Spring Prediction Edition: Newbery / Caldecott 2021
Today is my birthday! And what better way to celebrate than to discuss the prospects of various Newbery and Caldecott contenders, I ask of you? It’s the gift I give myself.
Now this year’s first round of predictions varies somewhat from those of the past because (and you may have noticed this) I am releasing the list in April rather than March. Turns out, pandemics are not good for forecasting. I’ve only just now gotten my head in order enough to try and offer a paltry take on what may or may not have a chance come January.
There are a couple factors to take into consideration there, though. First off, the whole galley and ARCS system by which librarians and reviewers see early materials has gone higglety-pigglety. Many is the publisher that may switch to offering e-galleys permanently after all of this is said and done. A pity since I feel like I get a much better sense of a book when I can hold it in my hands. The other thing to think about is that my reading has taken a significant nose-dive since I’ve been home. Take that with a grain of salt.
And speaking of grains of salt, let’s compare my past performances in these spring prediction fests, shall we? How well have I done before?
2014 spring predictions: Zip. Zero. Zilch.
2016 spring predictions: Zero correct, though the commenters do mention two books that would go on to win.
2019 spring predictions: I got two Caldecotts right (Going Down Home With Daddy by Kelly Starling Lyons, ill. Daniel Minter and Undefeated by Kwame Alexander, ill. Kadir Nelson) and one Newbery right (The New Kid by Jerry Craft). Which means, 2019 may have been my best predicting year to date!
That means the bar is high for 2020. What will win the 2021 awards (and will we even have a Mid-Winter conference to announce them)?
Let’s see what’s possible:
2021 Caldecott Predictions
Brick by Brick by Heidi Woodward Sheffield
I think part of what I love about picture books is that they always have the capacity to surprise you. Sheffield’s book qualifies as a wonderful surprise. I did not see it coming when I first opened it up, but I was absolutely floored by the art. It’s a pretty simple story about a kid who wants to work in construction like his dad when he grows up. But those mixed-media backgrounds are what really steal the show.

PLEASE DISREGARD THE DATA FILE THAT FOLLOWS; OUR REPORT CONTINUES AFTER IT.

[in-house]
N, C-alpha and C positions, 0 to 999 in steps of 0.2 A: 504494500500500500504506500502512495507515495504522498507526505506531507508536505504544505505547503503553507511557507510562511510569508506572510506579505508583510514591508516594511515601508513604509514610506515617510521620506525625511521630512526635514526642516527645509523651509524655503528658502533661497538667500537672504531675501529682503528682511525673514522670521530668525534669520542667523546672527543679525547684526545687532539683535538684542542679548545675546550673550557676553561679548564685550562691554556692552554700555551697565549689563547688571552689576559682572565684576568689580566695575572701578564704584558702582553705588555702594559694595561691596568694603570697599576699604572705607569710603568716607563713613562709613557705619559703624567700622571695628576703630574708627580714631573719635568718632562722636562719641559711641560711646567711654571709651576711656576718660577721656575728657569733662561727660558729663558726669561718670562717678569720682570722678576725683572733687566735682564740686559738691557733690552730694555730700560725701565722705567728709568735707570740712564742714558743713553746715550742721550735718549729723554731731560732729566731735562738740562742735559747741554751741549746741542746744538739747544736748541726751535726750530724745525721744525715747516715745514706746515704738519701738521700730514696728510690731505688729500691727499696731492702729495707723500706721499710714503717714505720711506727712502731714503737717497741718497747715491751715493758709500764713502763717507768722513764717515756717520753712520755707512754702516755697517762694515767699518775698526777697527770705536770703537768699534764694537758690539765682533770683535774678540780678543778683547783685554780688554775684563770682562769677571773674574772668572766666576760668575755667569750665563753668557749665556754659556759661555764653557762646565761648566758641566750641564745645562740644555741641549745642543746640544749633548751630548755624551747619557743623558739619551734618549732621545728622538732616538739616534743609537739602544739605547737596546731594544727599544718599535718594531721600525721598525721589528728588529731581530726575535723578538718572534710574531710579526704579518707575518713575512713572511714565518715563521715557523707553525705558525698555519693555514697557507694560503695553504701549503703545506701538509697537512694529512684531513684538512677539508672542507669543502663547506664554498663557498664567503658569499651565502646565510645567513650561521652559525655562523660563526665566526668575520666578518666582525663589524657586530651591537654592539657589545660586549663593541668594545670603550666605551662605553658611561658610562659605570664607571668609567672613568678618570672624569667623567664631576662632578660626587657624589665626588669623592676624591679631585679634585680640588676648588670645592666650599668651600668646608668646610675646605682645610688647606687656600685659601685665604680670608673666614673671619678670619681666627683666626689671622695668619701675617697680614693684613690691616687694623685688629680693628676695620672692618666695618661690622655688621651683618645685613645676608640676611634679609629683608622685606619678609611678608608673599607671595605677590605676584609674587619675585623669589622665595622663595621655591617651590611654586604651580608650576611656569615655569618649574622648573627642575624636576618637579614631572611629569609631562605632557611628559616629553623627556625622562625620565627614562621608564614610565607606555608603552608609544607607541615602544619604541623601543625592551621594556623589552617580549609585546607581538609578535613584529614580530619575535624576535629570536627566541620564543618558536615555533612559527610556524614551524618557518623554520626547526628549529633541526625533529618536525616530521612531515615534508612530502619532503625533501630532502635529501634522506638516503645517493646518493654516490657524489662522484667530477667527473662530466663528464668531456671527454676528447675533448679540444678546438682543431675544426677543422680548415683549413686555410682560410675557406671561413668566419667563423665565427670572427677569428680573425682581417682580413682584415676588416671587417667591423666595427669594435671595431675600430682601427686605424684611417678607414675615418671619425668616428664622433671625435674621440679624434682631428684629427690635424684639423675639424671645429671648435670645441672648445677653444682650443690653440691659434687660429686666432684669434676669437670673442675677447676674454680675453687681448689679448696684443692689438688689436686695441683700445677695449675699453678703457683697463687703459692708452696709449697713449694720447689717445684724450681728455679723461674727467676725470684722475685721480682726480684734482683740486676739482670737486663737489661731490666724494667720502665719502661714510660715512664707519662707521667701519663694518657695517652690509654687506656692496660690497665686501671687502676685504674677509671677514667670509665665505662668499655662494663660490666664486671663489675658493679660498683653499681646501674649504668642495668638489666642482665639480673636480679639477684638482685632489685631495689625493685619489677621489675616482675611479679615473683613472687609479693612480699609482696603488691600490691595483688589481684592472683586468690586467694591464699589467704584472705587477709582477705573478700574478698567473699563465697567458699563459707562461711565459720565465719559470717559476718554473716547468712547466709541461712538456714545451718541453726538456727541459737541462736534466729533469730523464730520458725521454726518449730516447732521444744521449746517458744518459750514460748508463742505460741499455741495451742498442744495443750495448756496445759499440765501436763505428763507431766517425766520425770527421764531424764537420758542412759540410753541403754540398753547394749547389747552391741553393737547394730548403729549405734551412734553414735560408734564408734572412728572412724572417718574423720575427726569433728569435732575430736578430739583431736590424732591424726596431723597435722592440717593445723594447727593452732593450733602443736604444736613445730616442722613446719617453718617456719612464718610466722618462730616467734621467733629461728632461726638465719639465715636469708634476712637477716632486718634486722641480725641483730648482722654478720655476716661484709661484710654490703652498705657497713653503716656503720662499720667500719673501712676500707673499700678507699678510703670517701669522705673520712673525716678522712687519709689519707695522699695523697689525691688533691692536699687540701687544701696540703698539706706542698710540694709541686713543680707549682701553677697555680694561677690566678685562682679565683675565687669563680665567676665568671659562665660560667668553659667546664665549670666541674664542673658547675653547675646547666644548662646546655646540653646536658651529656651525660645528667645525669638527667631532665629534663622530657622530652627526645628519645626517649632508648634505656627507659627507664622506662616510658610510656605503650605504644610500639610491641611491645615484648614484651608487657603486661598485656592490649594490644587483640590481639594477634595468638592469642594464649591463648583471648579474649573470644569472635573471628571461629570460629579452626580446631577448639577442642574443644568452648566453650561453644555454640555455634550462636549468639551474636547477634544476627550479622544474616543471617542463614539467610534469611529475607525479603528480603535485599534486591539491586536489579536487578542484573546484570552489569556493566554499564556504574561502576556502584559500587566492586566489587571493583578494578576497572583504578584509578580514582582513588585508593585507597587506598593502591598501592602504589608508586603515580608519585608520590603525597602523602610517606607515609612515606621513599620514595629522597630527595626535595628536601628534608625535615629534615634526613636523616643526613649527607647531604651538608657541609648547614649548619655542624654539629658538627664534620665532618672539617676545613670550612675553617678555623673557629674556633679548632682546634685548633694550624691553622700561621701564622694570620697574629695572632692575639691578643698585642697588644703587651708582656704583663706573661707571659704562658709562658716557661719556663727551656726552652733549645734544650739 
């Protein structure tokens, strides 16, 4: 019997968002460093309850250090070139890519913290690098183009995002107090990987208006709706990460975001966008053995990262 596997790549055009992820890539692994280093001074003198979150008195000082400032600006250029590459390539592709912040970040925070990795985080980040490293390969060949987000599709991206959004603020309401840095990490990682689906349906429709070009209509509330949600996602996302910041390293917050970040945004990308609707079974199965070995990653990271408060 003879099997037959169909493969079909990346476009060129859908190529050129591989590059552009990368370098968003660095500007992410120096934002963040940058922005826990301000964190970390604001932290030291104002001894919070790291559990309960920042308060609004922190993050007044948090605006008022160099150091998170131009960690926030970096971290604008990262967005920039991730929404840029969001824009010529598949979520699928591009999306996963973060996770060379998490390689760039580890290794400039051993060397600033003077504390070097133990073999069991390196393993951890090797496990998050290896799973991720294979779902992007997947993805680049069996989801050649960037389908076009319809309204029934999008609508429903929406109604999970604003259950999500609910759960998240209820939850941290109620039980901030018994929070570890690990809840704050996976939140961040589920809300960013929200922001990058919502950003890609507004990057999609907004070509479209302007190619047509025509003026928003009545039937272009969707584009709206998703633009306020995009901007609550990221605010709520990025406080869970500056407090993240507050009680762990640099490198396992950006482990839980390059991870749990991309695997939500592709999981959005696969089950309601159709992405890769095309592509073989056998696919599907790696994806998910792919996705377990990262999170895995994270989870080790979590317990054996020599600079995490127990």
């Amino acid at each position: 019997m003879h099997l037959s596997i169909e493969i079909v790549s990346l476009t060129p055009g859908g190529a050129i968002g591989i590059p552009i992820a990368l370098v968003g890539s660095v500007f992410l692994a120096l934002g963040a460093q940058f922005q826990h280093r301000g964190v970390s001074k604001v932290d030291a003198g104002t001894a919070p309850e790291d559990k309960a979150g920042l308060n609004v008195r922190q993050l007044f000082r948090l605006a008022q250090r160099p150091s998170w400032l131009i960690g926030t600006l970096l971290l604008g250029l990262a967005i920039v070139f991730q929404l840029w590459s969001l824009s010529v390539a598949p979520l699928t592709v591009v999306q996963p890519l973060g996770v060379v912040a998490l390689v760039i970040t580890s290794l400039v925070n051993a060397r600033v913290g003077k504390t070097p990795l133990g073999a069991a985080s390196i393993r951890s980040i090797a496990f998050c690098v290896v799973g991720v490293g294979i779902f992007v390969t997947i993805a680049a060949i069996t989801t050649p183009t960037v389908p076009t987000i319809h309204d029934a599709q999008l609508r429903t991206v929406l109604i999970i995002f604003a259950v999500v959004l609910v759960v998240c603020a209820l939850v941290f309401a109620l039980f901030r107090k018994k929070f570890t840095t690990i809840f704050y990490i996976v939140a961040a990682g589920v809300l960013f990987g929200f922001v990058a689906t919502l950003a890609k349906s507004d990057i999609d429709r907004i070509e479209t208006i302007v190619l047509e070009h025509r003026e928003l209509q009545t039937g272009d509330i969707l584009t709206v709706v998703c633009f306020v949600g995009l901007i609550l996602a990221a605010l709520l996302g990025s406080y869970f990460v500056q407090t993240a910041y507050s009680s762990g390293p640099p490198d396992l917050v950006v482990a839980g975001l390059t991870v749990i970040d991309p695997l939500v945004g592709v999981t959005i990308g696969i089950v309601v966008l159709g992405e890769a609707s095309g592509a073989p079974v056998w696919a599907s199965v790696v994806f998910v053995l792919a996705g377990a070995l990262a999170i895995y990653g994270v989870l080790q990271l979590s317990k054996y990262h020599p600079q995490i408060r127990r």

The Fabled Life of Aesop by Ian Lendler, ill. Pamela Zagarenski
I conducted a dual interview with Lendler and Zagarenski earlier this year, but only after I read this book on my own. Trust me, if I hadn’t seen it firsthand, I wouldn’t have known just how good it truly is. Since this book marked a change in Zagarenski’s style, I asked her what she’d done differently. She responded, “I wanted to use different papers and a different style for both the Fables and the story of Aesop’s life. I thought that the Life story could be in watercolors, a more traditional style and the Fables could be rich, deep in color, texture and very symbolic.” It’s choices like these, with their thoughtful considerations, that are worthy of the big-time awards.
Honeybee: The Interesting Life of Apis Mellifera by Candace Fleming, ill. Eric Rohmann
Is it strange that my top contender of the year in the Caldecott category is a work of Nonfiction? Between this and her Charles Lindberg book (which I’m not including on the Newbery prediction list only because I think it reads more YA), Ms. Fleming is knocking it out of the park in 2020. The text of this book is remarkable, but it’s Rohmann’s art that pushes it into the stratosphere. The sheer size of the thing is coupled alongside these sweeping, incredibly accurate, spreads. And then there’s that two-page gatefold that opens up . . .
Best of the year? You could definitely make a case for it.
My Best Friend by Julie Fogliano, ill. Jillian Tamaki
I’ve predicted Tamaki Caldecott wins before, but I don’t think my heart was really into it. Not like it is with this book. This is one of those author/illustrator pairings that are so good they feel foretold. Tamaki’s working with what is essentially a two-color palette of pink and green. That right there might be a challenge, but there’s so much more to admire. The angles of the girls as they play. The emotions in their faces. The sheer energy at work and the way you truly believe that this is, at once, that loads of time have been spent on only a single afternoon. Masterful.
Outside In by Deborah Underwood, ill. Cindy Derby
By gum we’re gonna get Derby a Caldecott one of these days. When I reviewed this book it was right at the beginning of the pandemic crisis. I wrote the following:
“Let it be known that in this book you will find winsome writing and evocative art, but you will not find a harangue. Nor a preach. Nor a didactic jolt to the senses. This book is not faulting you. It is simply showing how, for all that we wall ourselves up in our homes and cars, we can never truly block out the outside. It finds its way in to us. And right now, in the Spring, when the world seems scary, this may be the comforting book about what’s beyond our back doors that we all need right now.”
Hey, man. If all you have is a hammer, everything looks like a nail. And if you’re sheltering in place and social distancing from the world, every picture book you read is suddenly going to take on special significance. Never mind that Derby interprets Underwood’s words in affecting, winsome, highly intelligent ways. This book exudes the feeling you get when you step outdoors on a wet, warm, spring day.